I think marijuana should be legalized.It is not a gateway drug and it offers a variety of important medicinal benefits. It’s a total no-brainer as far as I’m concerned.People should have the right to choose. But there is another very important reason that pot should be legal, one that I’ve not seen addressed much in the media.

I love doing research for my novels, especially if it involves jumping on an airplane or saddling up the car and heading out into the great unknown.A good portion of my life is spent wandering around.I love the details of other people’s lives, new subjects, thorny issues.I like the coffee makers in motel rooms and cheap bars of soap.There’s nothing better than sleeping under the stars on a warm night out in the middle of the desert—just me and my taser.I love talking to strangers about intense situations and high drama.I notice that I often adapt a slight southern drawl when ordering my breakfast at truck stops.I like to arrive in a new town, read the local paper and dive right in. There’s nothing better than jumping into the middle of a crisis, transforming myself into a character, and finding out how all the elements will impact my developing story.It’s the particulars of a situation that make the moment real for me; the way things look or taste or feel, are what allow my people to breathe and function.Usually I wear cowboy boots and jeans when I’m doing research–sometimes a big belt buckle.It helps.

Here’s the truth: if your characters engage in any type of sexual activity, if they even have a vaguely sexual thought, your readers are going to think it all comes directly from your own personal experience.  And there is absolutely nothing you can do about it.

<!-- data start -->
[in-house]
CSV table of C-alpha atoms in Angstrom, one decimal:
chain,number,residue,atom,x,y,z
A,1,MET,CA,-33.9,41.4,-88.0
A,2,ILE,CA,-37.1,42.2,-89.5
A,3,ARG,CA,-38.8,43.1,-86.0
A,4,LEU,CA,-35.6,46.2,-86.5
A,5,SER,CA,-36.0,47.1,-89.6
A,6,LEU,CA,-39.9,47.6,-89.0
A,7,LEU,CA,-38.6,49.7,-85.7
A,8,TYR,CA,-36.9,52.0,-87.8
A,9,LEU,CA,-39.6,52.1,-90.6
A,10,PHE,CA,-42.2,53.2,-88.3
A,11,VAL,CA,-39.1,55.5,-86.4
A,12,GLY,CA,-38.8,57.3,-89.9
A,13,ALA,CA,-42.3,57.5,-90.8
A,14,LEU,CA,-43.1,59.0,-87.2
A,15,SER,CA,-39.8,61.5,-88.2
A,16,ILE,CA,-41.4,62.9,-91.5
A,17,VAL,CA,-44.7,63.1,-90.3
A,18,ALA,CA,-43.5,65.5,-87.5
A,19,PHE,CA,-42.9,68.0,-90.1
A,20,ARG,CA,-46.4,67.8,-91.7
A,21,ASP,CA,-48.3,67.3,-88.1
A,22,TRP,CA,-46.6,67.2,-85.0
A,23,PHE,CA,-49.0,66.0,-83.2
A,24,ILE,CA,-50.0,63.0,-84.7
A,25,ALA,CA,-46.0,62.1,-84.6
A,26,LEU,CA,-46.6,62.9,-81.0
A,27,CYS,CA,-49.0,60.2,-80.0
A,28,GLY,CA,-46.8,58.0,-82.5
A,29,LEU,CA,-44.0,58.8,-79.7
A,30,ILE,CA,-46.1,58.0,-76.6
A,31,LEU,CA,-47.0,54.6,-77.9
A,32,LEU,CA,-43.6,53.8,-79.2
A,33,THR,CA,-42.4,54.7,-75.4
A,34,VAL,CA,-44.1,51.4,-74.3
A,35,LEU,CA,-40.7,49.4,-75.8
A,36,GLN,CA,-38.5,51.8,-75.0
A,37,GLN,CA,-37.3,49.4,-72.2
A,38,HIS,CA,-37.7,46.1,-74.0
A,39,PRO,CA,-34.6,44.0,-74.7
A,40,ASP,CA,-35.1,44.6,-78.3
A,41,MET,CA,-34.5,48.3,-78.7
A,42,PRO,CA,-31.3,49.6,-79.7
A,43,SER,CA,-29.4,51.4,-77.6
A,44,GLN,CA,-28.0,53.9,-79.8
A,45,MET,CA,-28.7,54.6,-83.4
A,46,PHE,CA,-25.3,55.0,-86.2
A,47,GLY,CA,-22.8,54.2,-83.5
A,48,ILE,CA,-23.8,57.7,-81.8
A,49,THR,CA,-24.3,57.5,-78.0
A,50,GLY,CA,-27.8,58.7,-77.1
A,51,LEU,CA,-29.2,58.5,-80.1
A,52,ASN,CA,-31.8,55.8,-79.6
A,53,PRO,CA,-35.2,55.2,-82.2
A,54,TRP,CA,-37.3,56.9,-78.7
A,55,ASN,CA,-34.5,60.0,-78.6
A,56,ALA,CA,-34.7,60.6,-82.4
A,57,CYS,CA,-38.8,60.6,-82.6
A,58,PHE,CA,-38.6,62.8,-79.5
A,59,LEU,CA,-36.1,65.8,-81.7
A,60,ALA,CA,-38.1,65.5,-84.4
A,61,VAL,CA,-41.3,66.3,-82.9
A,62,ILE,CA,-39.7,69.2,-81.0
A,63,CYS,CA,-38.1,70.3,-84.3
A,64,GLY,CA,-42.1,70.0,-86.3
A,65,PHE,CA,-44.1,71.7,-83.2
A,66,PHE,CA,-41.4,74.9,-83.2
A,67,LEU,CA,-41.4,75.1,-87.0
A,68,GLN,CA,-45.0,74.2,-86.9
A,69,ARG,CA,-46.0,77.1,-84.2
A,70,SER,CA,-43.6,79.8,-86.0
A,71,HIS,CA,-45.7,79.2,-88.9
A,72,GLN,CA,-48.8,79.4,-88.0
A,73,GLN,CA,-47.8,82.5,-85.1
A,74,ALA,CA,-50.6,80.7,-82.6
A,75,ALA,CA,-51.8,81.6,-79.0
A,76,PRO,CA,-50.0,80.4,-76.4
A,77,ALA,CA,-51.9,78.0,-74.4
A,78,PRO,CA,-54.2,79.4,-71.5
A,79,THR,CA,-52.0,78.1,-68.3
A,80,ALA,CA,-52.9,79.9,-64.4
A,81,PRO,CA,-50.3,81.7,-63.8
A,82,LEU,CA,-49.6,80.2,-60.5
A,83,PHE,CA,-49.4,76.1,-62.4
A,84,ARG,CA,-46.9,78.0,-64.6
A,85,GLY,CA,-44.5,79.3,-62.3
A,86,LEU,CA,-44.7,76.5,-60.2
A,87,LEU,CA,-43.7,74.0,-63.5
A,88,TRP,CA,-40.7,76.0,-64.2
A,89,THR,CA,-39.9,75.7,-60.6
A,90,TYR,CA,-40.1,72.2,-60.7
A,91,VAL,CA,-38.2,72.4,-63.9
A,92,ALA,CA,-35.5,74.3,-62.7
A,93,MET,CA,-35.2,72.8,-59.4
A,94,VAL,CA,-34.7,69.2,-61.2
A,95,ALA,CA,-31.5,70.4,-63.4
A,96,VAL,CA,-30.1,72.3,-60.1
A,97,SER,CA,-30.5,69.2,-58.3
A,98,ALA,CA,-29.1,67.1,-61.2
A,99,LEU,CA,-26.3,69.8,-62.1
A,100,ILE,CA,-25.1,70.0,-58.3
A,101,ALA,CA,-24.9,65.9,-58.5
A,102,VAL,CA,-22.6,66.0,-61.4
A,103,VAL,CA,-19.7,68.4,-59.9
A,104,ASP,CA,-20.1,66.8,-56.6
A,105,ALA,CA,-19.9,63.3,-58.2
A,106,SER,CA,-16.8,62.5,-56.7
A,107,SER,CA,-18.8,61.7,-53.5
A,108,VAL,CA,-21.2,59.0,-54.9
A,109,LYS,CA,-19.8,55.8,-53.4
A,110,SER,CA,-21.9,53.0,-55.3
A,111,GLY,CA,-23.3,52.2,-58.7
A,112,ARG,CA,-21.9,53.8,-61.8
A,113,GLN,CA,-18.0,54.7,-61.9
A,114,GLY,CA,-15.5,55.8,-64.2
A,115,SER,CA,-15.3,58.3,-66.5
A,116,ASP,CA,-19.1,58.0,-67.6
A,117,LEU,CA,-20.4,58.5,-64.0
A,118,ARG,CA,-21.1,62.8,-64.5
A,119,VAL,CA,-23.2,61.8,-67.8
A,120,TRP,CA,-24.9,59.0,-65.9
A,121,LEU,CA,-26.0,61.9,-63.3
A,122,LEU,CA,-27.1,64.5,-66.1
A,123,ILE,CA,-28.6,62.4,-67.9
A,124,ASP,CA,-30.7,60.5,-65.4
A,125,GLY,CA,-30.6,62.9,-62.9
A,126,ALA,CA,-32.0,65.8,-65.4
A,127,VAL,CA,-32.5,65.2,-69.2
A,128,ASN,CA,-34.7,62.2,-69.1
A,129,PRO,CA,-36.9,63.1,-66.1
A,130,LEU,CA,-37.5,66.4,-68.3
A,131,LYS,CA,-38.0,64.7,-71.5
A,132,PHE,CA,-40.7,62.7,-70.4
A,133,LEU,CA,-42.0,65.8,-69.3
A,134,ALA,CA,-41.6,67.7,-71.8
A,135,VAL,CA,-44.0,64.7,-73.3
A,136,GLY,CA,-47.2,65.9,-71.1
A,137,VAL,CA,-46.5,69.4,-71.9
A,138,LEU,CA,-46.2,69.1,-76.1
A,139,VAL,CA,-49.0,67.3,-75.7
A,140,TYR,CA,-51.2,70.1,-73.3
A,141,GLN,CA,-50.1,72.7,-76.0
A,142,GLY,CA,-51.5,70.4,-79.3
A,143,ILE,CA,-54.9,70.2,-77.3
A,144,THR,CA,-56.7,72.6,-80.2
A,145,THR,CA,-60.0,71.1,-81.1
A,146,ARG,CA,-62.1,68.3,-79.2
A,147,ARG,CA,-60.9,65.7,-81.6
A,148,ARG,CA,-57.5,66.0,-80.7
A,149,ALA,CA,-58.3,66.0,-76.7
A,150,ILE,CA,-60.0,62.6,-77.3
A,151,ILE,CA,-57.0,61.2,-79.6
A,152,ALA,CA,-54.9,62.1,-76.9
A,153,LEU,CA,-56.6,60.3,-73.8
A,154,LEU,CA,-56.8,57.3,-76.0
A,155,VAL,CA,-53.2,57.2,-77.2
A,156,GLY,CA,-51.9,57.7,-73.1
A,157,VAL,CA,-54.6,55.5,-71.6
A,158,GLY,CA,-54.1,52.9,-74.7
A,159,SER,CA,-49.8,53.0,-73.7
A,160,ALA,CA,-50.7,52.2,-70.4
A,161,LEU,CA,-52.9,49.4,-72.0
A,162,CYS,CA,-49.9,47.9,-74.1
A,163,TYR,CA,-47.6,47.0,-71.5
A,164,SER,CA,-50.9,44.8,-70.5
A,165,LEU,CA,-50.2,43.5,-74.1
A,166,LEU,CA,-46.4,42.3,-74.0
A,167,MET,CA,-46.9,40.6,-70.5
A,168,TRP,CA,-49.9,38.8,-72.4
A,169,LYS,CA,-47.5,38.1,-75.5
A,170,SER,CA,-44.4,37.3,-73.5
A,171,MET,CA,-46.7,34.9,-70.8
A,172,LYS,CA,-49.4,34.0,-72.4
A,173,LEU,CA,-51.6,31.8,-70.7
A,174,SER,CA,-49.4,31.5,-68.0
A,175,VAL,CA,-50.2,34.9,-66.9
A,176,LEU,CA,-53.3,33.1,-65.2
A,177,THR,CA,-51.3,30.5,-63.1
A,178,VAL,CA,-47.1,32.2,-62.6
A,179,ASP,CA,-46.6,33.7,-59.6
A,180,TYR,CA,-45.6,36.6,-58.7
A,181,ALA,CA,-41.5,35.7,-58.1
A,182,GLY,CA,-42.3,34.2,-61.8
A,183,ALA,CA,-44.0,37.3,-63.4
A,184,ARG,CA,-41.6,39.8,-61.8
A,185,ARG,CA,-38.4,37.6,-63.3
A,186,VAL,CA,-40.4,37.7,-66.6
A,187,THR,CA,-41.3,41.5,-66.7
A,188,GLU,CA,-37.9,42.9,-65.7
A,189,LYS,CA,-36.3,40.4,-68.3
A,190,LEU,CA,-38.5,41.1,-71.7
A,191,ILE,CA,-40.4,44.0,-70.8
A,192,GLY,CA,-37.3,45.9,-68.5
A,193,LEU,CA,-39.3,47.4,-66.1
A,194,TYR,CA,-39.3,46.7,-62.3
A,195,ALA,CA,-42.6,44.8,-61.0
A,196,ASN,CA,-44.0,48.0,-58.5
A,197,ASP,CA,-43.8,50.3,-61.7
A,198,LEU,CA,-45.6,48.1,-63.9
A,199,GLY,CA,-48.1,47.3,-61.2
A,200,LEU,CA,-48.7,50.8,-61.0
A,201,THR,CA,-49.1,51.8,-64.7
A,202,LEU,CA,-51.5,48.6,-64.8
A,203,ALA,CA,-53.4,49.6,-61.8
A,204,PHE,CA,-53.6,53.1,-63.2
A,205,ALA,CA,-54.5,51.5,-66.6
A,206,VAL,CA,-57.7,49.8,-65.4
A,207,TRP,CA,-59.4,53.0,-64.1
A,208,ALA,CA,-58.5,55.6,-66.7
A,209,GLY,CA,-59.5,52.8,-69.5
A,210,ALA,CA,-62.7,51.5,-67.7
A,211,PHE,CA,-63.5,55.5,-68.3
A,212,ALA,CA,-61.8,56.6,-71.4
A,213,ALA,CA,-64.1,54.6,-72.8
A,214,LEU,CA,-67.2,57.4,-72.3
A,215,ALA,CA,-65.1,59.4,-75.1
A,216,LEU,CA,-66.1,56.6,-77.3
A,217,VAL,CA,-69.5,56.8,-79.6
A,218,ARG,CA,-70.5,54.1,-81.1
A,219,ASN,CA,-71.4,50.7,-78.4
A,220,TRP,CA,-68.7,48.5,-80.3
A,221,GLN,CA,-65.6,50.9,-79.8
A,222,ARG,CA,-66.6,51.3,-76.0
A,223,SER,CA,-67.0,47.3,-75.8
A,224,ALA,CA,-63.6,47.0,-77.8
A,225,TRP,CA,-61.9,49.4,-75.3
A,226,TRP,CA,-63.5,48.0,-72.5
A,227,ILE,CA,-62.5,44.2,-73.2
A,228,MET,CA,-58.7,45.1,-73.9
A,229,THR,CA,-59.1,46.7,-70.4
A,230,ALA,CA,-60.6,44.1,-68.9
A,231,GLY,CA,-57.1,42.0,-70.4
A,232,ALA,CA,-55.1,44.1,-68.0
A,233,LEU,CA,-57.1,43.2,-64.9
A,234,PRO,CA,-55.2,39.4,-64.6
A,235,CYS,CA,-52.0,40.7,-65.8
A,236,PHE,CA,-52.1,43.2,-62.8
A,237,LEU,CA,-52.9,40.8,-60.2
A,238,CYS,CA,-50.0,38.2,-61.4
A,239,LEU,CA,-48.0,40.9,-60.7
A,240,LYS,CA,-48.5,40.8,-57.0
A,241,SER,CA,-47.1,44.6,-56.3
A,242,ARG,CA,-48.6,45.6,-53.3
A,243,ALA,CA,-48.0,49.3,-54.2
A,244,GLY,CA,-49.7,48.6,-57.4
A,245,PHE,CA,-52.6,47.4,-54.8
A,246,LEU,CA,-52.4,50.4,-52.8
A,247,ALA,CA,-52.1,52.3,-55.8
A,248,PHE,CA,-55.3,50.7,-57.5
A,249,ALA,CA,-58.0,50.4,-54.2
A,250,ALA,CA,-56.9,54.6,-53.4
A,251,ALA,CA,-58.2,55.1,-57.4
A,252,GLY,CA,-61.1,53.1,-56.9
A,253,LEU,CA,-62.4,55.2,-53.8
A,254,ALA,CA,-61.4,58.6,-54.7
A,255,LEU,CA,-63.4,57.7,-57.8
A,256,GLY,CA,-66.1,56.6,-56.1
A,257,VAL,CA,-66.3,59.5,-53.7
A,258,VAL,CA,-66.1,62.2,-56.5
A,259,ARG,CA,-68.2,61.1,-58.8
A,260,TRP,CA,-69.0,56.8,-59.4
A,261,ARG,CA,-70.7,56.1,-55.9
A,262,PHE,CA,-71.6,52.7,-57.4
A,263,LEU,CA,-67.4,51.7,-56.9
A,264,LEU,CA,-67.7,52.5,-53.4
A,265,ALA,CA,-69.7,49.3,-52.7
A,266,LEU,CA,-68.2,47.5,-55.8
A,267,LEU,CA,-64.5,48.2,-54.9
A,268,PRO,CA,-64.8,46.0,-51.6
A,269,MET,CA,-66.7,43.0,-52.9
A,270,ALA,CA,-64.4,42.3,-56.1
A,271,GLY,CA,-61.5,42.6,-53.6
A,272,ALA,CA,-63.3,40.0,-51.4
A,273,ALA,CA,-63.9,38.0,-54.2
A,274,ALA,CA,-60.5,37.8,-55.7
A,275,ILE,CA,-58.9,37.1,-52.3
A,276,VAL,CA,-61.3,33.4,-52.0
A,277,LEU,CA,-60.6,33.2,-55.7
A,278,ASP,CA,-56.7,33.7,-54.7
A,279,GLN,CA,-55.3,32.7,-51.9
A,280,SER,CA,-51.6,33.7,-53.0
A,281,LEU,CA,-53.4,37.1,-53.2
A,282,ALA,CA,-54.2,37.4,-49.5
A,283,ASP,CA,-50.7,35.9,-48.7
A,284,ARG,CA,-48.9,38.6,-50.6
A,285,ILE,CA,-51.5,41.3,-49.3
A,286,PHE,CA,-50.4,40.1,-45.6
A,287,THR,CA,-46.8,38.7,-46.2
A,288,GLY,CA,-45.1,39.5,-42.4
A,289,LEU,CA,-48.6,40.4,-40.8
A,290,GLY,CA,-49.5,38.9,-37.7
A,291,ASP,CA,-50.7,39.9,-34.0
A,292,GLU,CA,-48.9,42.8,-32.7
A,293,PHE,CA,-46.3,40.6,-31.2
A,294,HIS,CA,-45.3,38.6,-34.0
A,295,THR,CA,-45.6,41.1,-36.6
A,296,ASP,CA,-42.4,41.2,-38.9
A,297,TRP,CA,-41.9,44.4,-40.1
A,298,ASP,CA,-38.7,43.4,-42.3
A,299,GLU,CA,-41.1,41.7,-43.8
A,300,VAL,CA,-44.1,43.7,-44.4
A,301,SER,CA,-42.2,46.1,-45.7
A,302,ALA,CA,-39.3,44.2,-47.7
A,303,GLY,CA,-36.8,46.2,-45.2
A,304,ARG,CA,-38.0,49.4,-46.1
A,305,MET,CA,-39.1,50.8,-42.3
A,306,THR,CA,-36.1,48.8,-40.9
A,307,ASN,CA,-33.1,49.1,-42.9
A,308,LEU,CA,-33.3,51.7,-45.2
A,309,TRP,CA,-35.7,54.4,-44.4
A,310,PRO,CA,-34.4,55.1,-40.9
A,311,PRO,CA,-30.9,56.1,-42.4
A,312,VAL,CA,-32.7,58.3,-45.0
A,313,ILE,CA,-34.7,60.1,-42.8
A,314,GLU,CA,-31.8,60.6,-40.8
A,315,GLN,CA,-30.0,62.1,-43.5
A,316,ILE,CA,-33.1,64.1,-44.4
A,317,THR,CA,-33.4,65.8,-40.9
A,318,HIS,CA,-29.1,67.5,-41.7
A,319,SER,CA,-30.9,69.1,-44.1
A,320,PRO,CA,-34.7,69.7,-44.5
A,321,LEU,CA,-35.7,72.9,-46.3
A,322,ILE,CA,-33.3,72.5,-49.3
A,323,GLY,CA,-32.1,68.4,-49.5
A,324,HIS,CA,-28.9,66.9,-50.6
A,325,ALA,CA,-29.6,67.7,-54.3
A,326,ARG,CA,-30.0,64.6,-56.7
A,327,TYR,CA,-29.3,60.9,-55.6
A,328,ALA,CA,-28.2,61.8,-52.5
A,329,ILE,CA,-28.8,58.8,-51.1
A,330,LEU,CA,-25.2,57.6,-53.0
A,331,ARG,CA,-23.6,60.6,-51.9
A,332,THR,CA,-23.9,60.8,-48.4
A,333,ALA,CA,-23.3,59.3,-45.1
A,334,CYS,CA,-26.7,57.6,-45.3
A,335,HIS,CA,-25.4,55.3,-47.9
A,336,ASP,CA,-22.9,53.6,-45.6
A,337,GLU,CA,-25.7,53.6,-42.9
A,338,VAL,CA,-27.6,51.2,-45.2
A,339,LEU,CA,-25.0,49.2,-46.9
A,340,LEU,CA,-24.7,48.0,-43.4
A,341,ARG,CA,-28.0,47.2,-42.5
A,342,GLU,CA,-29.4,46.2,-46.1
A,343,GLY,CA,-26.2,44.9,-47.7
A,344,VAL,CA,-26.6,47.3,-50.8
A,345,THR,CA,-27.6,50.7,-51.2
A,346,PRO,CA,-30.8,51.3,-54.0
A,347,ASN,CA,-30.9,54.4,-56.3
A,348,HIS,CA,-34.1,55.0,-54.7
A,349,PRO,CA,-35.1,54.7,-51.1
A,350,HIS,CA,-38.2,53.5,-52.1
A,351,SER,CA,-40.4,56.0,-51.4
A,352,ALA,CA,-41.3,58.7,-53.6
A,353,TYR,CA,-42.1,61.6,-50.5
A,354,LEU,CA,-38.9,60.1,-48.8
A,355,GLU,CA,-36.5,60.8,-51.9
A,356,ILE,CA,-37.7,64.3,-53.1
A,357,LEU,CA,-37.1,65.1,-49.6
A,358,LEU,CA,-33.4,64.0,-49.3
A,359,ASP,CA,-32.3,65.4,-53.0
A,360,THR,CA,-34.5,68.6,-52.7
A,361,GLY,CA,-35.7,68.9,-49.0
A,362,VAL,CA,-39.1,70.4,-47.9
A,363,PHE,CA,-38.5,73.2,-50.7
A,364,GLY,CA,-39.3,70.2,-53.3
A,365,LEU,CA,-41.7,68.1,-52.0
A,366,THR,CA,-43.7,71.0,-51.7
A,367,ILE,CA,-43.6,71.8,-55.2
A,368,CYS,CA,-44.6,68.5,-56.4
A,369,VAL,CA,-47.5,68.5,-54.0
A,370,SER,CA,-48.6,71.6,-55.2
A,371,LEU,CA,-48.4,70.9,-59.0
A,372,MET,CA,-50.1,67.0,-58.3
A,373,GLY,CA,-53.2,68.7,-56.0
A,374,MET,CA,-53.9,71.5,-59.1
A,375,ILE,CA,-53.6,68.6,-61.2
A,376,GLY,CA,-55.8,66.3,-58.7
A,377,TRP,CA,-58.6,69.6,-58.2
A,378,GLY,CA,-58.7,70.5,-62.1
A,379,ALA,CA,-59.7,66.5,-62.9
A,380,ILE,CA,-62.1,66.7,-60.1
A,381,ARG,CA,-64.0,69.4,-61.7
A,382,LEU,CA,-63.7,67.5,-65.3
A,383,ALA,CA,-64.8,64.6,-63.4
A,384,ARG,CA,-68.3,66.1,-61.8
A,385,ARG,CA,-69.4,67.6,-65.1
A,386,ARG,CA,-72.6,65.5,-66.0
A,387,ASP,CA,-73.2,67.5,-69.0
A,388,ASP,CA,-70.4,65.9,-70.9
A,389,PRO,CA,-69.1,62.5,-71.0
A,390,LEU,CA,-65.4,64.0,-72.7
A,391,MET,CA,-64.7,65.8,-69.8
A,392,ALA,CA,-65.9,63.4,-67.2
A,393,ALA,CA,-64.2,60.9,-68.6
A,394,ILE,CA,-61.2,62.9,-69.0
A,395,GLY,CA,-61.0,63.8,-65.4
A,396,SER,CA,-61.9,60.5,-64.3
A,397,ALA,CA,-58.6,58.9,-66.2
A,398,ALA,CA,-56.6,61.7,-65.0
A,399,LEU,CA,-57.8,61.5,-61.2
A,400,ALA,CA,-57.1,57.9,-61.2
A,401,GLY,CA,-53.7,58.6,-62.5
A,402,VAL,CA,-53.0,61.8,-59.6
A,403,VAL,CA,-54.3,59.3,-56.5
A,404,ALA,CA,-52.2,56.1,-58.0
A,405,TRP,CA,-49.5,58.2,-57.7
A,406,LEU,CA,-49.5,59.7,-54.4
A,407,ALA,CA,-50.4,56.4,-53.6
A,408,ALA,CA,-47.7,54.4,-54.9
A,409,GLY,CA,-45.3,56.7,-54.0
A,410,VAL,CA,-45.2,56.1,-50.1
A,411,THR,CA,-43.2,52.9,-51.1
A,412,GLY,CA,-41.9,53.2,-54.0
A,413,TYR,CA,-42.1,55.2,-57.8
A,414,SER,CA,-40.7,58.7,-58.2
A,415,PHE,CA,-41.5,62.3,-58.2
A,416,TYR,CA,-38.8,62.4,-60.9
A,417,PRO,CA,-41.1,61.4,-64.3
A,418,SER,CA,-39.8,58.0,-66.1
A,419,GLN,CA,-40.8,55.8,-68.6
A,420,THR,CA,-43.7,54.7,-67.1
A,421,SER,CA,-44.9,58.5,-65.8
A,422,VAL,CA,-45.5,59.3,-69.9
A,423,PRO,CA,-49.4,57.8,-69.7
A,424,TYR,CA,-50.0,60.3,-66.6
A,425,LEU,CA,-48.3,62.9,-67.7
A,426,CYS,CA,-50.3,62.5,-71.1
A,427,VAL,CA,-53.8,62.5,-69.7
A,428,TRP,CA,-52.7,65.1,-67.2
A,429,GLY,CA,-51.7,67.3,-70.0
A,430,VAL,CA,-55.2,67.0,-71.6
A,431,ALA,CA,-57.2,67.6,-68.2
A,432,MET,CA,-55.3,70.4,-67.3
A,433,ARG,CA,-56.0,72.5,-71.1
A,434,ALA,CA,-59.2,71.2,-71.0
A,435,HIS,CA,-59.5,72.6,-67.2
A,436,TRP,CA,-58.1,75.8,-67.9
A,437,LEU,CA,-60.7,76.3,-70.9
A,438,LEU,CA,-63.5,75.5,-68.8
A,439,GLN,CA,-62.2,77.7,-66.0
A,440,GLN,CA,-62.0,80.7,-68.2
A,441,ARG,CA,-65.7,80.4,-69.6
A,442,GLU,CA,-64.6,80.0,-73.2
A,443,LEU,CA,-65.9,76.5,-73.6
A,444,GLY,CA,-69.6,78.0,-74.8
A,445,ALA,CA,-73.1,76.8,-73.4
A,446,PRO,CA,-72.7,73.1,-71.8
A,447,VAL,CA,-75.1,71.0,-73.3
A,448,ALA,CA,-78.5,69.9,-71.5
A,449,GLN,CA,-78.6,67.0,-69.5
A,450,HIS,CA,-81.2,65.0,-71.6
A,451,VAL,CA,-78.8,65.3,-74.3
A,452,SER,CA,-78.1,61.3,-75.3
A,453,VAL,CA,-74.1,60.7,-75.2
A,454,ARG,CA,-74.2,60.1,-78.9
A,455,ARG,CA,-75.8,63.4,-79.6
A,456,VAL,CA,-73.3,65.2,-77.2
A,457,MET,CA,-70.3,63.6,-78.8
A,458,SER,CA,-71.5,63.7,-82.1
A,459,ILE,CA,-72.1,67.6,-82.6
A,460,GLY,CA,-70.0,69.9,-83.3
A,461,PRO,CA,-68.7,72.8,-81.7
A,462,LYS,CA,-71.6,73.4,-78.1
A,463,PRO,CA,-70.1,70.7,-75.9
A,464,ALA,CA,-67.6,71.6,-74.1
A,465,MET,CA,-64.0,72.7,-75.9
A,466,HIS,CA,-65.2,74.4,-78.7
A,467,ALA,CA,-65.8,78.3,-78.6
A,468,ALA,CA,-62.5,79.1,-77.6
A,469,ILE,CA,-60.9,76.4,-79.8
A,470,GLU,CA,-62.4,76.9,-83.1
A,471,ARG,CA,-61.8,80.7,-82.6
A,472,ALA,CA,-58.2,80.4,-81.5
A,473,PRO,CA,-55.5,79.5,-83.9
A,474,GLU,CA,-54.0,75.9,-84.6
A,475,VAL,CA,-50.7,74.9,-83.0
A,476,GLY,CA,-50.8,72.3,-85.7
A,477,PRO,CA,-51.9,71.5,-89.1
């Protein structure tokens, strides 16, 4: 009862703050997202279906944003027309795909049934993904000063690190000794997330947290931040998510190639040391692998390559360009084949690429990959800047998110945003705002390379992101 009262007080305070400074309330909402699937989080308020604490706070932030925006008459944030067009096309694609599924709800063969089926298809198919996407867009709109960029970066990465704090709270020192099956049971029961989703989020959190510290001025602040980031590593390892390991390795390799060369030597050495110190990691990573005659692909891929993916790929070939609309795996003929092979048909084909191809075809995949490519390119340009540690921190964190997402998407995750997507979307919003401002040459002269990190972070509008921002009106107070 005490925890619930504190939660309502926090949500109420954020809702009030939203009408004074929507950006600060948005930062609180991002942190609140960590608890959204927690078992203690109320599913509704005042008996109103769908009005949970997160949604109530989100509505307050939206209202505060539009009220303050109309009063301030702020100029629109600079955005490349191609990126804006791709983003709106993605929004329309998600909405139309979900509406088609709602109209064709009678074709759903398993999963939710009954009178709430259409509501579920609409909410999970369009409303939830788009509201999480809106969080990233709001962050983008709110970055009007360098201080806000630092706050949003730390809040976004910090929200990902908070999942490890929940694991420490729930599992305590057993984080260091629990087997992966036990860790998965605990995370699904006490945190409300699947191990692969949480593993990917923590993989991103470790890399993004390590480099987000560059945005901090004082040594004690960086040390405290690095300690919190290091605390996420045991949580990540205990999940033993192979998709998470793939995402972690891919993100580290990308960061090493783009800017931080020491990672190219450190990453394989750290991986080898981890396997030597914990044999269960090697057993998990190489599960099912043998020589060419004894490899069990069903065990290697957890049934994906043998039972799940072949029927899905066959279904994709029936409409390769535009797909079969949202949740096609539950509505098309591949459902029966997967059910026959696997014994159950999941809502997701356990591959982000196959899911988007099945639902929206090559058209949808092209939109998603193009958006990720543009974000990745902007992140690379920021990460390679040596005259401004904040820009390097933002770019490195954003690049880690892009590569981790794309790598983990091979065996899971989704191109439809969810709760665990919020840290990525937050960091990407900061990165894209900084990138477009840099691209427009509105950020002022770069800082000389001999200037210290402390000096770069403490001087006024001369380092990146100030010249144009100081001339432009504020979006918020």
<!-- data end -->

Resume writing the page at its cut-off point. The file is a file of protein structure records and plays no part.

When I finished my new novel POINT DUME I asked all my characters to collect their things and head to the guest quarters in the back of my mind where they’d be living for the rest of their lives.There isn’t room for them in the main house anymore.Luckily, my people were very cooperative.We hugged and kissed and said our goodbyes.I won’t lie, there were tears but I’d warned them, right from the start, that our time together was limited.They knew that once I told their story they would have to move out to make room for my next group.

Ellis Gardner climbed into her beat-to-shit truck and started the engine.  There was a crack in the windshield, on the passenger side, that had branched and was crawling towards her.  Another few days and that crack would cut right through her line of vision.  How did it happen?  Ellis had no idea, it just appeared, but she needed to get it fixed.  Soon.  Along with the passenger door and the tailgate.   And the engine.  And the rear brake light.  And definitely the suspension.  What she really needed was a new truck.  Whatever.